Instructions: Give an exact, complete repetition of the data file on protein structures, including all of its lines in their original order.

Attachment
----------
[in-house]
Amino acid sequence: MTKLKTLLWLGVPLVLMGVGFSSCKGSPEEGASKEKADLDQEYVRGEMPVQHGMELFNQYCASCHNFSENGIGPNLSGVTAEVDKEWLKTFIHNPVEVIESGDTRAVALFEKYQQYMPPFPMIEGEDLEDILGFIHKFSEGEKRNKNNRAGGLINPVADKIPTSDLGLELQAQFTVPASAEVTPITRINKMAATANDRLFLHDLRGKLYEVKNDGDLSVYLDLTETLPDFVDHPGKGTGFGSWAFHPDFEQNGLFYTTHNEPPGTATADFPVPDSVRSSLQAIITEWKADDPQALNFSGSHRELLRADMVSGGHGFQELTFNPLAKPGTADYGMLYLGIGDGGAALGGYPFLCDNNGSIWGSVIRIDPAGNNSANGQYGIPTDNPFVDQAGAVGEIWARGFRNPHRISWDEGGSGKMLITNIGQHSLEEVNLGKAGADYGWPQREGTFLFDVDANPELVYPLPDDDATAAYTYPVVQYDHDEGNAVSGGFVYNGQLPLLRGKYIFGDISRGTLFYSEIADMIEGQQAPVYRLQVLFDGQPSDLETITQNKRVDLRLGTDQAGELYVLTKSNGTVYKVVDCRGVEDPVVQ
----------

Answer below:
[in-house]
Amino acid sequence: MTKLKTLLWLGVPLVLMGVGFSSCKGSPEEGASKEKADLDQEYVRGEMPVQHGMELFNQYCASCHNFSENGIGPNLSGVTAEVDKEWLKTFIHNPVEVIESGDTRAVALFEKYQQYMPPFPMIEGEDLEDILGFIHKFSEGEKRNKNNRAGGLINPVADKIPTSDLGLELQAQFTVPASAEVTPITRINKMAATANDRLFLHDLRGKLYEVKNDGDLSVYLDLTETLPDFVDHPGKGTGFGSWAFHPDFEQNGLFYTTHNEPPGTATADFPVPDSVRSSLQAIITEWKADDPQALNFSGSHRELLRADMVSGGHGFQELTFNPLAKPGTADYGMLYLGIGDGGAALGGYPFLCDNNGSIWGSVIRIDPAGNNSANGQYGIPTDNPFVDQAGAVGEIWARGFRNPHRISWDEGGSGKMLITNIGQHSLEEVNLGKAGADYGWPQREGTFLFDVDANPELVYPLPDDDATAAYTYPVVQYDHDEGNAVSGGFVYNGQLPLLRGKYIFGDISRGTLFYSEIADMIEGQQAPVYRLQVLFDGQPSDLETITQNKRVDLRLGTDQAGELYVLTKSNGTVYKVVDCRGVEDPVVQ